08 Dec 2012

So Simple! We Just Need to Create Two Platinum Coins Worth $1 Trillion Each

Debt, Economics, Federal Reserve, Inflation 53 Comments

This is a real news article:

If President Obama wants to avoid an economic calamity next year, he could always show up at a news conference bearing two shiny platinum coins, each worth … $1 trillion.

That sounds wacky, but some economists and legal scholars have suggested that the “platinum coin option” is one way to defuse a crisis if Congress cannot or will not lift the debt ceiling soon. In theory.

The U.S. government is facing a real problem. The Treasury Department will hit its $16.4 trillion borrowing limit by February at the latest. Unless Congress reaches an agreement to lift the debt ceiling, the government will no longer be able to borrow enough money to pay all its bills.

Last year, Republicans in Congress resisted raising the debt ceiling until the last minute — and then only in exchange for spending cuts. Panic ensued.

What happens if there is another showdown this year?

Enter the platinum coins. Under current law, the Treasury is technically allowed to mint as many coins made of platinum as it wants and can assign them whatever value it pleases.

Under this scenario, the U.S. Mint would make a pair of trillion-dollar platinum coins. The president orders the coins to be deposited at the Federal Reserve. The Fed moves this money into Treasury’s accounts. And just like that, Treasury suddenly has an extra $2 trillion to pay off its obligations for the next two years — without needing to issue new debt. The ceiling is no longer an issue.

And then my favorite part of the article, immediately following the above: “I like it,” said Joseph Gagnon of the Peterson Institute for International Economics. “There’s nothing that’s obviously economically problematic about it.”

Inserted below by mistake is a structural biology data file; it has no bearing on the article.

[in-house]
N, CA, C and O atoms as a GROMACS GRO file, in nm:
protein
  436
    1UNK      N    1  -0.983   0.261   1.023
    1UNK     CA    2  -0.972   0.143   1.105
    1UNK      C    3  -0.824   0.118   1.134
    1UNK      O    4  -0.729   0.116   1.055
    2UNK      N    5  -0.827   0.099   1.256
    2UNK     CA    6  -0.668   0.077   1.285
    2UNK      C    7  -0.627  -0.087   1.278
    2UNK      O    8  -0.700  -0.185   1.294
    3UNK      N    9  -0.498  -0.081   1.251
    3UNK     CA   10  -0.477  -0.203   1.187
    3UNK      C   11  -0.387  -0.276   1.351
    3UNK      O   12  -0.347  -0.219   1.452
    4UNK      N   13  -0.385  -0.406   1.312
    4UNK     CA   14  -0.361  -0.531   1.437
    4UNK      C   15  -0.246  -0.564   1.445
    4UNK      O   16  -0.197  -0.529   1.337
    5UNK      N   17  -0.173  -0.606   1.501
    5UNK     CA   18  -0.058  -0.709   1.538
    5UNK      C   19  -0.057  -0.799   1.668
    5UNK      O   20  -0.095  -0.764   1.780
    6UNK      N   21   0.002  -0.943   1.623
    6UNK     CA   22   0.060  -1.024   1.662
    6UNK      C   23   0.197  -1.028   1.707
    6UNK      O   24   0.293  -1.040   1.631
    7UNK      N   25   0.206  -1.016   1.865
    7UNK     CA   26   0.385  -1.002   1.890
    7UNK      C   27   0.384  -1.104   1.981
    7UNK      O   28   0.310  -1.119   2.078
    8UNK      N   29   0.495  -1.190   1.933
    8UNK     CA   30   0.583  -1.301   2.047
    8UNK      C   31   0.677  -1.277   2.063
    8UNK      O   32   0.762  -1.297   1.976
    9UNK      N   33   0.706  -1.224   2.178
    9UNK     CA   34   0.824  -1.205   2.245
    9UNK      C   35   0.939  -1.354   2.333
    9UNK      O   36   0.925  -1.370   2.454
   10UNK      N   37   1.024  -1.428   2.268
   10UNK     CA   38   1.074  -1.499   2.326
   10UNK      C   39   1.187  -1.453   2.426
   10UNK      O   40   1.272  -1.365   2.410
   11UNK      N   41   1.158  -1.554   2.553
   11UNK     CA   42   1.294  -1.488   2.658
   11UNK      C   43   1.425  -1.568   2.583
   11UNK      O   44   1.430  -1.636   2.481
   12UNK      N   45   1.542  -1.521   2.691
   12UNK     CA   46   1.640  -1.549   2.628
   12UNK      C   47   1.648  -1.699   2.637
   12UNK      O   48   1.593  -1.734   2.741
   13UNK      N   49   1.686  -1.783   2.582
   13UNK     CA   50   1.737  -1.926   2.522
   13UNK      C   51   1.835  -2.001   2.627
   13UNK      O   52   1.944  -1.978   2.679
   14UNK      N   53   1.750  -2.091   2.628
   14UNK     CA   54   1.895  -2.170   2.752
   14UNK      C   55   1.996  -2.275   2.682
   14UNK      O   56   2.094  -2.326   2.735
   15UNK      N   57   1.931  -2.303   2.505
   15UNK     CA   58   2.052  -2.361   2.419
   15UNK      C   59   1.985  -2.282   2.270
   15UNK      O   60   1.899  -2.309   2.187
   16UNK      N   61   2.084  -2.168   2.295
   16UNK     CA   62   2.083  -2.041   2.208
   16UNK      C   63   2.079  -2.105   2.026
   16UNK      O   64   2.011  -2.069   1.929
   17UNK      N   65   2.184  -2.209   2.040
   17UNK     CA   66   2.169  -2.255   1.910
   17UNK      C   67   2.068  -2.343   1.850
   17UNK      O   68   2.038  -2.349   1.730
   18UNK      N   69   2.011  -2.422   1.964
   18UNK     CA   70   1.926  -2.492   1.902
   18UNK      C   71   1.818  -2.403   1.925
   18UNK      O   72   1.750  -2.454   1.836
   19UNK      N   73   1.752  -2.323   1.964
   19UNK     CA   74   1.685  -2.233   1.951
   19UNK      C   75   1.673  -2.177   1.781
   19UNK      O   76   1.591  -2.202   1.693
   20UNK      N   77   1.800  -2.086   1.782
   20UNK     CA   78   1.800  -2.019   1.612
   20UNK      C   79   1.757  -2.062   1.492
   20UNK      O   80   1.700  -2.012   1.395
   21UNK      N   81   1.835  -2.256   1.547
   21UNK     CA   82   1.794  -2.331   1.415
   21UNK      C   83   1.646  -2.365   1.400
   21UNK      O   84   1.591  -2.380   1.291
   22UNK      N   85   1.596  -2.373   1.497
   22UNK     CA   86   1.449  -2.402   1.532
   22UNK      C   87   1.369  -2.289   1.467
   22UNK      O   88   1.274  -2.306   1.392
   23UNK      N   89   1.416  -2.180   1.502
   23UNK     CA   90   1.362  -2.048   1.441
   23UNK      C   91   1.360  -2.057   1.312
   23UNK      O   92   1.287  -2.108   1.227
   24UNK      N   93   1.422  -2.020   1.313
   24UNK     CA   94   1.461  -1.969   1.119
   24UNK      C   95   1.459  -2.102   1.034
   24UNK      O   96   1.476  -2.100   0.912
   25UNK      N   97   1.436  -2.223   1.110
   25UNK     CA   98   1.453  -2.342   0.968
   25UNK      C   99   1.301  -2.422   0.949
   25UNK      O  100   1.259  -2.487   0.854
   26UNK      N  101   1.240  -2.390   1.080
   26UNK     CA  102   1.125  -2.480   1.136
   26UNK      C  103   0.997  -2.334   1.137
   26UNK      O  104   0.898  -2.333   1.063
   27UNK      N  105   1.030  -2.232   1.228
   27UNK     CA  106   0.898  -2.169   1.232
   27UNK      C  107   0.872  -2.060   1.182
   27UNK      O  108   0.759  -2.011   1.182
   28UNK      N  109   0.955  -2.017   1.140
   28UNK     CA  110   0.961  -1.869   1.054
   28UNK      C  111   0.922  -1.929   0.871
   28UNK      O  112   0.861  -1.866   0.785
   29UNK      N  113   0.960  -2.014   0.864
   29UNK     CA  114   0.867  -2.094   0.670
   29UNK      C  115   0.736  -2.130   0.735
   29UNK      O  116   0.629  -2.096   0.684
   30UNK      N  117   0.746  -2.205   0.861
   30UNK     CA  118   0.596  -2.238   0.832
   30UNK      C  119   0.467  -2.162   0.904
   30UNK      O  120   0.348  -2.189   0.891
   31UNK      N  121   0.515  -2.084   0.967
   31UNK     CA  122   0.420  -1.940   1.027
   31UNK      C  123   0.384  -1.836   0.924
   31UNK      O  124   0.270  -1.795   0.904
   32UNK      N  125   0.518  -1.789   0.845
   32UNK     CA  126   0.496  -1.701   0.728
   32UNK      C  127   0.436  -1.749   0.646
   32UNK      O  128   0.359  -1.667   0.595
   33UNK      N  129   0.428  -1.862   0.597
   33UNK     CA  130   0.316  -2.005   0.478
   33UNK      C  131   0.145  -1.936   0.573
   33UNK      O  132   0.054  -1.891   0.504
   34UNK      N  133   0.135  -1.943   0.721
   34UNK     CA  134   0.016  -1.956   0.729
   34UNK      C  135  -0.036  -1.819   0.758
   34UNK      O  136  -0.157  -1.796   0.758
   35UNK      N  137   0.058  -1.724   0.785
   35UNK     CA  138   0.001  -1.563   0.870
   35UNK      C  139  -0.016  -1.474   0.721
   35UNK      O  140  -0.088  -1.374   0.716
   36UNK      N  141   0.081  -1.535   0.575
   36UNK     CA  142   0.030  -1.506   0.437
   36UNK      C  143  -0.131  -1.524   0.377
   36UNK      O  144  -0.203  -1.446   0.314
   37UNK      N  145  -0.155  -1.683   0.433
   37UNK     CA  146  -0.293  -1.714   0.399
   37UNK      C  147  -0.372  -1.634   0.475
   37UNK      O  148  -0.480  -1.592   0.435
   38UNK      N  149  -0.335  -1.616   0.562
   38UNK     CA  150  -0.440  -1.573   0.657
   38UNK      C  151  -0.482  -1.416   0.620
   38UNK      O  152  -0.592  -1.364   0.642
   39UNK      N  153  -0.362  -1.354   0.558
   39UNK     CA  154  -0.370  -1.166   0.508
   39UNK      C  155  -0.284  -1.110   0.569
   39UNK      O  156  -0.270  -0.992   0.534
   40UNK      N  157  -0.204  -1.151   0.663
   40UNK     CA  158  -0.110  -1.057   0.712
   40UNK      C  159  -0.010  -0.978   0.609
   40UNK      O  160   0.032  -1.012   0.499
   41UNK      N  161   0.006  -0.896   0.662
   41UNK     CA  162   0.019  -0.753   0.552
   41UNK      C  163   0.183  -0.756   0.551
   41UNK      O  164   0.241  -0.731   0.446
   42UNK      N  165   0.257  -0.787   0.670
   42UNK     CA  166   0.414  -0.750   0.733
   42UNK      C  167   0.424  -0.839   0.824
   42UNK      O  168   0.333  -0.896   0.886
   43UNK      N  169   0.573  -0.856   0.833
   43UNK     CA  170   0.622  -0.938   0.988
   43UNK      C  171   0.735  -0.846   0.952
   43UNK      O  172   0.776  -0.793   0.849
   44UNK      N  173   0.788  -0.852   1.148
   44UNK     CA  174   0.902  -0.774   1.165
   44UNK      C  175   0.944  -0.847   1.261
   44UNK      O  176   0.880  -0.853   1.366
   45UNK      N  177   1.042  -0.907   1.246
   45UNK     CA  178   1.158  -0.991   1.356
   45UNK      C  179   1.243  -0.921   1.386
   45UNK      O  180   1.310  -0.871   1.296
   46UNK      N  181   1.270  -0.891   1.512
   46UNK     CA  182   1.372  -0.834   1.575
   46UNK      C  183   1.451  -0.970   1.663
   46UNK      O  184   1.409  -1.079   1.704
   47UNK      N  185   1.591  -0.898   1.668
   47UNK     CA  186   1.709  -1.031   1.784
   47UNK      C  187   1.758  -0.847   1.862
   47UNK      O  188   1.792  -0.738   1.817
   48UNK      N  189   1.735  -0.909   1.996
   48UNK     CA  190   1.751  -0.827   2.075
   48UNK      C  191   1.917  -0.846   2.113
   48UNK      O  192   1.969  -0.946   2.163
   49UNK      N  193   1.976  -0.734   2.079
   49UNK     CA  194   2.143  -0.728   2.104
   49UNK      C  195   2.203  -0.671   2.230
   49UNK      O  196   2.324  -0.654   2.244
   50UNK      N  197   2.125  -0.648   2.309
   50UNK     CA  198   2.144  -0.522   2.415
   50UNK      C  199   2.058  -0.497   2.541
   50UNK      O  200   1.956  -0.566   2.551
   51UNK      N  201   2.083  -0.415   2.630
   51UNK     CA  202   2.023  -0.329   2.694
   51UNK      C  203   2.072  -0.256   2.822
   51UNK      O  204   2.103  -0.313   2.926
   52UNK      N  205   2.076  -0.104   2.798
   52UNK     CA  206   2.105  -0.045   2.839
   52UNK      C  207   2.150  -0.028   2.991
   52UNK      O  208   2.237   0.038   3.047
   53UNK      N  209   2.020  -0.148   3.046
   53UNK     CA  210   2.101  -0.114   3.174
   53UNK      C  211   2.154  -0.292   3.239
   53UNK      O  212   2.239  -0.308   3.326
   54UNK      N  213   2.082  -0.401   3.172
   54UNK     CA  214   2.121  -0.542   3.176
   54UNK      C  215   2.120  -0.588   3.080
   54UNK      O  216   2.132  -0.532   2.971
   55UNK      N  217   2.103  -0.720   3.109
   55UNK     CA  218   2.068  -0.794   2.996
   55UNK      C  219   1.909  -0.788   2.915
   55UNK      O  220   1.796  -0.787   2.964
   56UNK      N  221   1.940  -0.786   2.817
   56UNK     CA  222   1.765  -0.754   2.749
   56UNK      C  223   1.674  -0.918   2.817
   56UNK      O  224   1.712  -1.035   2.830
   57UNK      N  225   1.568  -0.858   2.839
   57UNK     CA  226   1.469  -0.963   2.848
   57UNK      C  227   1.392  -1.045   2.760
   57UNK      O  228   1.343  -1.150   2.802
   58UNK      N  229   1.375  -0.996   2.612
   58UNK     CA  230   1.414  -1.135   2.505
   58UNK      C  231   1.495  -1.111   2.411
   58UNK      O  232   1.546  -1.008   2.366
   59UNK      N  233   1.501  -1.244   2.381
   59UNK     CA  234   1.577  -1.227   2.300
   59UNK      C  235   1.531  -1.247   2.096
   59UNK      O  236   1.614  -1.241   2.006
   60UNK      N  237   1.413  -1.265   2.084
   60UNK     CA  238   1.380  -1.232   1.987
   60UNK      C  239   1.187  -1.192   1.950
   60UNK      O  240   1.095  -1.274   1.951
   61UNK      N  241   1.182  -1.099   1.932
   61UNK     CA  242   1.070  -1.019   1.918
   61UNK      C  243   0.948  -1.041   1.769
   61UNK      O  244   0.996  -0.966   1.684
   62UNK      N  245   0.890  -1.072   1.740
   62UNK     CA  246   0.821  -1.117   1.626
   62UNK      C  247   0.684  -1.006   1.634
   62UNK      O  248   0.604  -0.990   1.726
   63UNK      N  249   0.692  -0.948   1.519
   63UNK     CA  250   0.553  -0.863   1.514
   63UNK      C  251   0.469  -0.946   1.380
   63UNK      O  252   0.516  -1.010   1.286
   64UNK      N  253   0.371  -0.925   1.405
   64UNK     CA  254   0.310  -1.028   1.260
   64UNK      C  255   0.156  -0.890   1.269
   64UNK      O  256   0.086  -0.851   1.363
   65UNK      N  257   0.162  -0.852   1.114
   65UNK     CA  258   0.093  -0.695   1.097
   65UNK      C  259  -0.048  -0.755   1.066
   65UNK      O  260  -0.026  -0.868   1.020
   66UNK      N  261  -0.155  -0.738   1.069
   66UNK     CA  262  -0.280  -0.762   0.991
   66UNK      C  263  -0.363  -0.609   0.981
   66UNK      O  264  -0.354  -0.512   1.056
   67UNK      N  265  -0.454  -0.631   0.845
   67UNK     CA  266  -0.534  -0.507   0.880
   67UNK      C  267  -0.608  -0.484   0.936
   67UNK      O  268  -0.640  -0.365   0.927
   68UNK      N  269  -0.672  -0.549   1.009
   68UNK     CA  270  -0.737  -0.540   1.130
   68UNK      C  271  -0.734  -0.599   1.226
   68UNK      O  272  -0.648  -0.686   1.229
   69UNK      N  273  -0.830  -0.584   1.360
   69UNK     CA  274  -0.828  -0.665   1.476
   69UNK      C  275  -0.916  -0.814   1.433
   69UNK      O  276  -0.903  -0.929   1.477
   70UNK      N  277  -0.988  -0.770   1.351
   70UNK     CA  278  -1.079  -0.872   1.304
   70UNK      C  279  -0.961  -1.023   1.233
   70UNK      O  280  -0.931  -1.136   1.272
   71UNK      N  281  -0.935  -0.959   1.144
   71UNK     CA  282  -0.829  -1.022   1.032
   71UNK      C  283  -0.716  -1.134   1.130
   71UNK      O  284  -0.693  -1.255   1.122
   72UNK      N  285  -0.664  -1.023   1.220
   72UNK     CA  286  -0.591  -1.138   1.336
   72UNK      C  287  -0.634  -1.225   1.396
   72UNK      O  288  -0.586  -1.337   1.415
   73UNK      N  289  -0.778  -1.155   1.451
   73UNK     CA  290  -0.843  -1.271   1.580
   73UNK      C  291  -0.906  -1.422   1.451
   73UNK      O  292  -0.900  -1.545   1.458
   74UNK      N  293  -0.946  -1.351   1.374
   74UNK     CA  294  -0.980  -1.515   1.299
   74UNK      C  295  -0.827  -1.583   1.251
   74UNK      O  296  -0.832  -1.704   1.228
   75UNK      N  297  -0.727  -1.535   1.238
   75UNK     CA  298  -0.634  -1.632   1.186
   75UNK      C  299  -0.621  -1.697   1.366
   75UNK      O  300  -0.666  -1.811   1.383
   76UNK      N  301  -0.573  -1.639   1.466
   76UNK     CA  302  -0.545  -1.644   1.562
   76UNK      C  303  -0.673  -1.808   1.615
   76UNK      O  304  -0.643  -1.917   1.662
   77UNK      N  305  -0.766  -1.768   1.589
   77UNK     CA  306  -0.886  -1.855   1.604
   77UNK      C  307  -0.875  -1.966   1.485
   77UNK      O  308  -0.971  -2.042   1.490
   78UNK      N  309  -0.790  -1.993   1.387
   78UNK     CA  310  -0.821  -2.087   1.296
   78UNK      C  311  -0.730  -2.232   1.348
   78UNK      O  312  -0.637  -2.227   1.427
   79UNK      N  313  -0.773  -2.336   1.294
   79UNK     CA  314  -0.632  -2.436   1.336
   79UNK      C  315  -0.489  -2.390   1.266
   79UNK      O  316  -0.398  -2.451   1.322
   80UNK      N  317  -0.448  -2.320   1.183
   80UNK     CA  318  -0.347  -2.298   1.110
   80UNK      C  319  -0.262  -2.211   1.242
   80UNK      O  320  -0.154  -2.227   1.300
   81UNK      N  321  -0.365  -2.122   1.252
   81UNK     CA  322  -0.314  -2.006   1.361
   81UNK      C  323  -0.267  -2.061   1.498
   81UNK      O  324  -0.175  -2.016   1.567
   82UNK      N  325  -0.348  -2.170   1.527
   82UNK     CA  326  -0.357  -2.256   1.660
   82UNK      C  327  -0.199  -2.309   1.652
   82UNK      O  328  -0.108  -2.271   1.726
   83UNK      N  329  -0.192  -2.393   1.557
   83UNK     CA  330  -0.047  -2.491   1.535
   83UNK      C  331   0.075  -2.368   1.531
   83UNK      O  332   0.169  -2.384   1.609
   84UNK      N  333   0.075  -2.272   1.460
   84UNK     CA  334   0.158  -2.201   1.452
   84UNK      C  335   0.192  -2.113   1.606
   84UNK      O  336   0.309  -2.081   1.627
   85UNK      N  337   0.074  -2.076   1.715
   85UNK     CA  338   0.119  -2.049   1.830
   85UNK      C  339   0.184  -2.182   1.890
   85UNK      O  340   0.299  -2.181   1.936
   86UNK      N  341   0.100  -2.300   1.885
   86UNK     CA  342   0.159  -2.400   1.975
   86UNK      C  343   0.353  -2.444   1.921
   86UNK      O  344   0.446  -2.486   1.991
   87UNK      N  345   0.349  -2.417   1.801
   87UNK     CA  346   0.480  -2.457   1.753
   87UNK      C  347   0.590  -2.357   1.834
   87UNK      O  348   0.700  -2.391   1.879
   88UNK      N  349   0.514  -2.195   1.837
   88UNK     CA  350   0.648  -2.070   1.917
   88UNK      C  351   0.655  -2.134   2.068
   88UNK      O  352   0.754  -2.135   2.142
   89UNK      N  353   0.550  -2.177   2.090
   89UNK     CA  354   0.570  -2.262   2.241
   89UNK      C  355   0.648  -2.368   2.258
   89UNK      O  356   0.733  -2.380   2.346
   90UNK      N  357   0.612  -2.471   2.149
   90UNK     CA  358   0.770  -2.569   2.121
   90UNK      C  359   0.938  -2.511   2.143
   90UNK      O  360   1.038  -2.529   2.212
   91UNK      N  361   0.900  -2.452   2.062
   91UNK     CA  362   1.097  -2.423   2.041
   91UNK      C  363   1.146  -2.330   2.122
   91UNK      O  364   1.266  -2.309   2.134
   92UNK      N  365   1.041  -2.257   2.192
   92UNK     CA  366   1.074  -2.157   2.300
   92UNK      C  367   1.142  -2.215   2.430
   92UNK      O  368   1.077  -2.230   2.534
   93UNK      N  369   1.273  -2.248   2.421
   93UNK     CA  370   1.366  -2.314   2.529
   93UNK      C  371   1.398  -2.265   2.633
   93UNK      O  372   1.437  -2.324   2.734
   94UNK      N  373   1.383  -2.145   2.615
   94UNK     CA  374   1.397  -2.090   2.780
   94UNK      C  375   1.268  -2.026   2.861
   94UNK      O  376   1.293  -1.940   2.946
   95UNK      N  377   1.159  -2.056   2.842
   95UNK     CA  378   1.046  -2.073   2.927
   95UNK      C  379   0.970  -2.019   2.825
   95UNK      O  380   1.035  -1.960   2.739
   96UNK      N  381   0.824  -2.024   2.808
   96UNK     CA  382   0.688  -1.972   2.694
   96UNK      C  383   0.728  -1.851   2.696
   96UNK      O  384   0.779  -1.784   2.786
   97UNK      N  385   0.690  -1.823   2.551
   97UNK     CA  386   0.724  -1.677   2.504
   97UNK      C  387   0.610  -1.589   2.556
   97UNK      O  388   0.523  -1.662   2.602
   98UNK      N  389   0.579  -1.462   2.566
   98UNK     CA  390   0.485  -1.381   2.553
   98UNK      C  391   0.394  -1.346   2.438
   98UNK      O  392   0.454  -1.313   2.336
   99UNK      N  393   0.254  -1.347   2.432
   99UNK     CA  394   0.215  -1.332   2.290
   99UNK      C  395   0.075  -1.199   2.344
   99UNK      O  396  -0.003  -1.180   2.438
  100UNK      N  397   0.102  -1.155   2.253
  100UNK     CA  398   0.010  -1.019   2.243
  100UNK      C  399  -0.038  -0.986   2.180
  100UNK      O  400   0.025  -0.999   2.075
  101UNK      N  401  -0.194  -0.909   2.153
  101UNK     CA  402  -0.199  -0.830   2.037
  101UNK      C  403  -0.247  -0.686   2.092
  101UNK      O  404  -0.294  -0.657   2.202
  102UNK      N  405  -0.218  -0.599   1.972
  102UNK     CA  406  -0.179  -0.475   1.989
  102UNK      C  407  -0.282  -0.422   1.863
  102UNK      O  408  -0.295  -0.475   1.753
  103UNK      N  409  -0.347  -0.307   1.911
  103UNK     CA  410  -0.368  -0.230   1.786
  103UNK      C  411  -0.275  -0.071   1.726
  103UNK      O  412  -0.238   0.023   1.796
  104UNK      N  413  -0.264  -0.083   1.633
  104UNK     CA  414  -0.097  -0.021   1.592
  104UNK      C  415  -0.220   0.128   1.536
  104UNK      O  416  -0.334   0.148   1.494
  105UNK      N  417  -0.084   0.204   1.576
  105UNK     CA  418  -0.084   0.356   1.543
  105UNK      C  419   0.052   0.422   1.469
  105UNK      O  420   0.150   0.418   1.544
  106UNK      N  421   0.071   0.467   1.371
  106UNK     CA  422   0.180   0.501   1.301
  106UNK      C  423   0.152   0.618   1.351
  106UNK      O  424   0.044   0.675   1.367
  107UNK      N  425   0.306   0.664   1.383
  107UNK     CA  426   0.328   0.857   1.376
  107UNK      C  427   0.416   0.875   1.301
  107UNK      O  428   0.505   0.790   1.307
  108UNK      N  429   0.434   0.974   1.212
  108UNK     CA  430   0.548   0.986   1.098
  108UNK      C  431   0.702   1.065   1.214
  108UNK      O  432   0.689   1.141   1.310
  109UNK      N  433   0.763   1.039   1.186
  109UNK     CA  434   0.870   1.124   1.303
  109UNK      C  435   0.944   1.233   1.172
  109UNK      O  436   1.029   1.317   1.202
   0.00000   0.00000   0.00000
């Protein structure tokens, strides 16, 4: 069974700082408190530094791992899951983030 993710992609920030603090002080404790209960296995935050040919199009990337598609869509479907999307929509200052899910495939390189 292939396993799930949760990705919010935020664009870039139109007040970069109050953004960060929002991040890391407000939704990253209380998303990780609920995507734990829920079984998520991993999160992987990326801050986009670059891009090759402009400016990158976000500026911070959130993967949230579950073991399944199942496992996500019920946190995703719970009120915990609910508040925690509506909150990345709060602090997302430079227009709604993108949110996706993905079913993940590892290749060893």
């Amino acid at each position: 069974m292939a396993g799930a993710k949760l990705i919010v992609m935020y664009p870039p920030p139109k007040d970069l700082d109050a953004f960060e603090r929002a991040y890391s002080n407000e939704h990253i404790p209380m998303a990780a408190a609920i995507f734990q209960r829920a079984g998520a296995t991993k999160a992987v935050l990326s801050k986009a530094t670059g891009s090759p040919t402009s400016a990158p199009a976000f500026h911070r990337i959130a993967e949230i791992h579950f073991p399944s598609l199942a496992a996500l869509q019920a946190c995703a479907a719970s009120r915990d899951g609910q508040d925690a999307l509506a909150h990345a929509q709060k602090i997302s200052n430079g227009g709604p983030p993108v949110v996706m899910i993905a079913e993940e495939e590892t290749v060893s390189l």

53 Responses to “So Simple! We Just Need to Create Two Platinum Coins Worth $1 Trillion Each”

  1. Dan says:

    Honestly if you didn’t point out this was a real news article, I swear this sounds like an article from The Onion.

  2. Major_Freedom says:

    All hail Keynesian “spending”!

    Welp, at least two platinum coins are better than “pyramids, wars, even earthquakes”. Fewer resources and labor needed, and fewer dead people.

    • Matt Tanous says:

      All you have to do is add a few zeroes. Go from a $100 face value coin, worth actually $1600 or so, to a coin that says it is worth $1 trillion. My only question is, why platinum? Why not silver, or steel or something way cheaper?

      • Major_Freedom says:

        Because gold and silver are “barbaric relics.”

        Platinum, now there’s a nice shiny commodity.

        Plus, gold and silver coins would give the rabble the wrong idea.

      • Blackadder says:

        My only question is, why platinum? Why not silver, or steel or something way cheaper?

        Federal law limits the denominations of gold and silver coins, but not platinum coins.

        • Ken B says:

          Right. This is a dodge to avoids having a vote in congress. It’s a rather sly bit of loopholery that highlights the arbitrariness of the whole thing. Central to the loopehole is that the coins will never actually go anywhere or do anything except get around the ceiling.

        • guest says:

          Federal law may not violate the Constitution.

          Therefore, only gold and silver may be made legal tender in payment of debts.

          Also, depending on what is meant by “denominations”, Congress may or may not be allowed to determine those. Congress may discover the weight and fineness of a commonly circulating gold or silver coin, and then merely declare that such will be the weight and fineness of the coins it mints.

          But it may not arbitrarily say what the value of such coins are, on the market; Nor may it arbitrarily mint custom sizes of coins.

          Congress’s power to “regulate the value” of legal tender gold and silver coins, and of foreign coin, requires a knowledge of the quality of coins the market is choosing to use.